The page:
The Jakarta Post
The ultra-rich are likely to boost their savings in banks amid the high levels of uncertainty in the overall economy, as banks increase deposit rates to lure funds, economists say.
Perbanas Institute economist Piter Abdullah said deposits from high-net worth individuals would increase, defying the trend of an overall slowdown in third-party funds in local banks as lower-income people’s incomes declined as a result of the ongoing COVID-19 pandemic.
“My guess is that the third-party funds that will increase are those from savers with assets over Rp 2 billion [US$138,403]. Meanwhile, savings under Rp 2 billion will decrease,” Piter said. Savings under Rp 2 billion, which are fully insured by the Deposit Insurance Corporation (LPS), account for 43 percent of deposits in local banks, while the remaining 57 percent are in accounts with more than Rp 2 billion, LPS data show.
Third-party funds have been steadily increasing during the pandemic from 7.71 percent year-on-year (yoy) in February to 8.08 percent in May, Financial Services Authority (OJK) data show. Economists have voiced concerns over liquidity in the financial system as banks launch loan-relaxation measures that could dry up liquidity.
Bank Indonesia (BI) has relaxed reserve ratio requirements for local banks to boost liquidity in the financial system and has allowed banks to trade government bonds they hold with the central bank should they need fresh liquidity. These efforts could free up more than Rp 800 trillion in liquidity in the banking sector.
Aviliani, senior economist of the Institute for Development of Economics and Finance (Indef), said that to address potential liquidity problems, BI’s efforts to boost liquidity needed to be conducted as soon as possible to save banks.
Some banks have increased their deposit rates to attract more funds. Bank Mega offers deposit rates of up to 7 percent, while Bank Mandiri, Bank Bukopin and Bank Tabungan Negara (BTN) respectively offer 6.5 percent, 6 percent and 6.25 percent, according to BI’s Money Market Information Center (PIPU) as of May 28, as published on kontan.co.id,
“In normal conditions, [savers] would look for those with high rates, but in this situation, they will look for banks that they consider safe for them,” said Aviliani. She expected overall growth of third-party funds to slow down this year but that would not be reflected among high-net worth individuals.
“For the upper income bracket, whose [funds] are not affected by their consumption, most likely their placement of funds will increase. Why? Because they tend to look for safety by placing their money in banks and in government bonds,” Aviliani explained.
This is in contrast to the stock market, which is experiencing sell-offs as reflected in the downward price movement, she added.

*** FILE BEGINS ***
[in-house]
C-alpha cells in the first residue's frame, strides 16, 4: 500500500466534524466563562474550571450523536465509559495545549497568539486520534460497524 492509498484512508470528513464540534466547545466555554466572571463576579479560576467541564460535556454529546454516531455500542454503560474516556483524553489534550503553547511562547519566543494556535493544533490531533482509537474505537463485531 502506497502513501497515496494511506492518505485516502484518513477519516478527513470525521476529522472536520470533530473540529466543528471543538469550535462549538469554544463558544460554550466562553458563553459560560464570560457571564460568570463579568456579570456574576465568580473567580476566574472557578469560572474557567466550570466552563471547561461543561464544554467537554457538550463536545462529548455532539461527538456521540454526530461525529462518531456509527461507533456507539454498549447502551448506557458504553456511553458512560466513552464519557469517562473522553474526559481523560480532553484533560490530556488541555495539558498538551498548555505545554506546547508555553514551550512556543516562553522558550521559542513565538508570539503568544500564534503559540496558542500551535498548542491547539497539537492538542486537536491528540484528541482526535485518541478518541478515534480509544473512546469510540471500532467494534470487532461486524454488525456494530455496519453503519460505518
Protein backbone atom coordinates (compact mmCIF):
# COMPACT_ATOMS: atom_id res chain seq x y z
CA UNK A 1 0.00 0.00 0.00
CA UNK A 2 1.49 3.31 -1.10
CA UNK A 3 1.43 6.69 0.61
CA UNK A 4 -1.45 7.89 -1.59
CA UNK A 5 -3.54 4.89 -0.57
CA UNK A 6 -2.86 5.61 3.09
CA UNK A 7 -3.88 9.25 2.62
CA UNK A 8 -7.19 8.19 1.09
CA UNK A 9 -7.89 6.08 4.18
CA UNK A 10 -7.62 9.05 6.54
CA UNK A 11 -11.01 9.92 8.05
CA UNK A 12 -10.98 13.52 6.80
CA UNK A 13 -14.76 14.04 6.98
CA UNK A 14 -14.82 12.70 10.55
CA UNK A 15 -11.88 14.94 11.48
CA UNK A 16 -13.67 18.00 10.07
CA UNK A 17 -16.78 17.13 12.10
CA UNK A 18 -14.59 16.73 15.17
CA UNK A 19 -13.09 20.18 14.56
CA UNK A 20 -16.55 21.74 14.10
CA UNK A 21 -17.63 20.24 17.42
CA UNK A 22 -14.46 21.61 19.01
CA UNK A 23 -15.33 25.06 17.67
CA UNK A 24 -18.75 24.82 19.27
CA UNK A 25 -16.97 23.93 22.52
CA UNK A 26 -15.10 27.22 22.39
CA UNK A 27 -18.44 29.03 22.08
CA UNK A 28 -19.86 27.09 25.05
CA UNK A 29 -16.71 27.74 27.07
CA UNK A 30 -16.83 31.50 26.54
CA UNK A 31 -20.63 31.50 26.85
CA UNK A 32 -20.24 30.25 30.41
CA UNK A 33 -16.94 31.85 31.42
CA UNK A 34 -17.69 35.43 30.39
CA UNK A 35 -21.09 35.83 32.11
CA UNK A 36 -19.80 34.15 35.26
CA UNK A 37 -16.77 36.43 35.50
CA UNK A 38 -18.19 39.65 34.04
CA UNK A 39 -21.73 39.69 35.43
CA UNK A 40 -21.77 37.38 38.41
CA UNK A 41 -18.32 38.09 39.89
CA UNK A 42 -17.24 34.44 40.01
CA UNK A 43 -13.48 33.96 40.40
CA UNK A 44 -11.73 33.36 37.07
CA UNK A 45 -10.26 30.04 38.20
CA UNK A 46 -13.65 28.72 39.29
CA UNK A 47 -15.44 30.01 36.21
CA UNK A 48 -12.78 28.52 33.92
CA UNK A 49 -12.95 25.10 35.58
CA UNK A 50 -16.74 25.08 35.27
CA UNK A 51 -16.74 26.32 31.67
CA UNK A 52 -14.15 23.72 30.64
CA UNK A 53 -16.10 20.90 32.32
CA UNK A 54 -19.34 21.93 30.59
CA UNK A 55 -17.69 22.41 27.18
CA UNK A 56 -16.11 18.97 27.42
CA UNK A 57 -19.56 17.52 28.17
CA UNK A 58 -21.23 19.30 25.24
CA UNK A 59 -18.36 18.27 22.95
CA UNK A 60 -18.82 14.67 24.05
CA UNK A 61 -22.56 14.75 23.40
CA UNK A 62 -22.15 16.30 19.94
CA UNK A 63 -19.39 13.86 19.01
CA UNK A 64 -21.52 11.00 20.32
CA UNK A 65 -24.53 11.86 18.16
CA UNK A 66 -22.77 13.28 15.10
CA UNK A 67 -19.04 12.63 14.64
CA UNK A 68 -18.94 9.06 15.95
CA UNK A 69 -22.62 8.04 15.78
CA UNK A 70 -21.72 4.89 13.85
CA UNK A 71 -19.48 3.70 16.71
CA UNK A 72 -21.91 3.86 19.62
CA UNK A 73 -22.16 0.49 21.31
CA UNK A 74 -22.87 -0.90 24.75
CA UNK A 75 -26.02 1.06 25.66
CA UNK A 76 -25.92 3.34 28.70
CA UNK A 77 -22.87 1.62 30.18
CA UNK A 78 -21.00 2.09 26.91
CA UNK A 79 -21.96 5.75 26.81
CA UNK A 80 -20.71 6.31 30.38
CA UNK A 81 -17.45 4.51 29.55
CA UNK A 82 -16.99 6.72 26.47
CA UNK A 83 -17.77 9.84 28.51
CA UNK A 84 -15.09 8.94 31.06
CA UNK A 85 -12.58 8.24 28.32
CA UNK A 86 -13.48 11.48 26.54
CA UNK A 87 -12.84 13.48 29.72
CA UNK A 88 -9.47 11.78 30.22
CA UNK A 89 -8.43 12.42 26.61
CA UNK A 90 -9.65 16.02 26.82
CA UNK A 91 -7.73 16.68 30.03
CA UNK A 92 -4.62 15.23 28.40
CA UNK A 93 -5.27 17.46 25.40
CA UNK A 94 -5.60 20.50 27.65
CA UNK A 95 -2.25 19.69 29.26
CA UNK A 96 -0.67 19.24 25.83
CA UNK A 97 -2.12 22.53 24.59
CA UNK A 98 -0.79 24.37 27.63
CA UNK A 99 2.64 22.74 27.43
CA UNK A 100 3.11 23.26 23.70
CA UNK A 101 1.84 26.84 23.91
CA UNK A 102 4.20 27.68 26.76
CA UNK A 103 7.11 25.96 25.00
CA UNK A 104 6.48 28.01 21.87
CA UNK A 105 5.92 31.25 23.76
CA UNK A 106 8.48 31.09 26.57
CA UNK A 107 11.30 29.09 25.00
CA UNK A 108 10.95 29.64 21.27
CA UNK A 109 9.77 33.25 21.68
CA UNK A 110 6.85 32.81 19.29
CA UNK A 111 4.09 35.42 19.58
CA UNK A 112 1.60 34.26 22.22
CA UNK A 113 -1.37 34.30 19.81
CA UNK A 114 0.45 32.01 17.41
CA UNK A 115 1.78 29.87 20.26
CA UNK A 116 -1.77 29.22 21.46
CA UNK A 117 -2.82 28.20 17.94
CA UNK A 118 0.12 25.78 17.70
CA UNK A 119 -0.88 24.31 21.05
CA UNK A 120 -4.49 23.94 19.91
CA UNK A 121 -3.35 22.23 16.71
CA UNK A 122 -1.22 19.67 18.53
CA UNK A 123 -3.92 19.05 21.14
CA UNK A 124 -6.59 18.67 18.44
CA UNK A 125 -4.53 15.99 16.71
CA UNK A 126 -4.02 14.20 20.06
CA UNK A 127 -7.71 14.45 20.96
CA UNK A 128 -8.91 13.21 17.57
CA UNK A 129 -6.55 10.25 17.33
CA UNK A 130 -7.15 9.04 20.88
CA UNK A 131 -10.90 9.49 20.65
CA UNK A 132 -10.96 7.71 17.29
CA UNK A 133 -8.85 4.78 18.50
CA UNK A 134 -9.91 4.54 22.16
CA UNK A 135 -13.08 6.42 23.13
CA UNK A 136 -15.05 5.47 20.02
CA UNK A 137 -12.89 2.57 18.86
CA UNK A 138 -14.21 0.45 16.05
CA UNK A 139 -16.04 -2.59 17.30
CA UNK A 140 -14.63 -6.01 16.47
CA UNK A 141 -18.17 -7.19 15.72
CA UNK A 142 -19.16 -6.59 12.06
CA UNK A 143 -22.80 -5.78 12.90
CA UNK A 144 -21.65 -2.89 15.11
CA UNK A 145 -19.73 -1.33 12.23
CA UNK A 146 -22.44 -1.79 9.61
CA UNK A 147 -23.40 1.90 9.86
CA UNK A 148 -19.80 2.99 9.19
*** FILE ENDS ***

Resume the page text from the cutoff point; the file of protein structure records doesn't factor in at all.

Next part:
BCA, the nation’s largest private lender, confirmed the recent uptick in third-party funds. BCA president director Jahja Setiaatmadja said that the bank’s loan-to-deposit ratio of between 78 and 80 percent so far this year indicated its liquidity was in check.
“Since early January, February, March, our liquidity has increased quite well, especially from current accounts and savings accounts [CASA],” Jahja said on May 27.
BCA’s third-party funds increased by 16.8 percent to a total of Rp 741.02 trillion by the end of the first quarter this year, up from the Rp 634.66 trillion at the end of December 2019. The growth in third-party funds was contributed by a 17.3 percent yoy increase in the bank’s CASA and a 15.1 percent increase in the size of time deposits.
BNI Syariah president director Abdullah Firman Wibowo said the lender also saw a 16.58 percent increase in third-party funds to Rp 44.86 trillion, around 65 percent of which are in CASA.
“In general, the people’s faith is still high in entrusting their funds to be kept within the national banking industry,” said LPS chairman Halim Alamsyah during a media briefing with the Financial System Stability Committee (KSSK) on May 11.
Banks’ liquidity and capital are therefore at safe levels, according to the OJK in its official press statement. As of April, the ratio of liquid assets to non-core deposits stood at 117.8 percent, well above the 50 percent threshold. Meanwhile, the ratio of liquid assets to third-party funds was at 25.14 percent, above the 10 percent threshold.
Banks that have resorted to increasing their rates to attract funds are for the most part smaller banks looking to keep their customers from turning to big banks.
“A high deposit rate is not something that banks desire. Increasing rates in a situation like this is actually dangerous as it grinds the bank’s profits and liquidity,” Piter said. “However, a smaller profit rate is still better than having liquidity problems.”
He added that the risk of moral hazard caused by banks competing to offer the highest deposit rates would not occur as increasing deposit rates resulted in added costs, while corporations would innately try to optimize profits.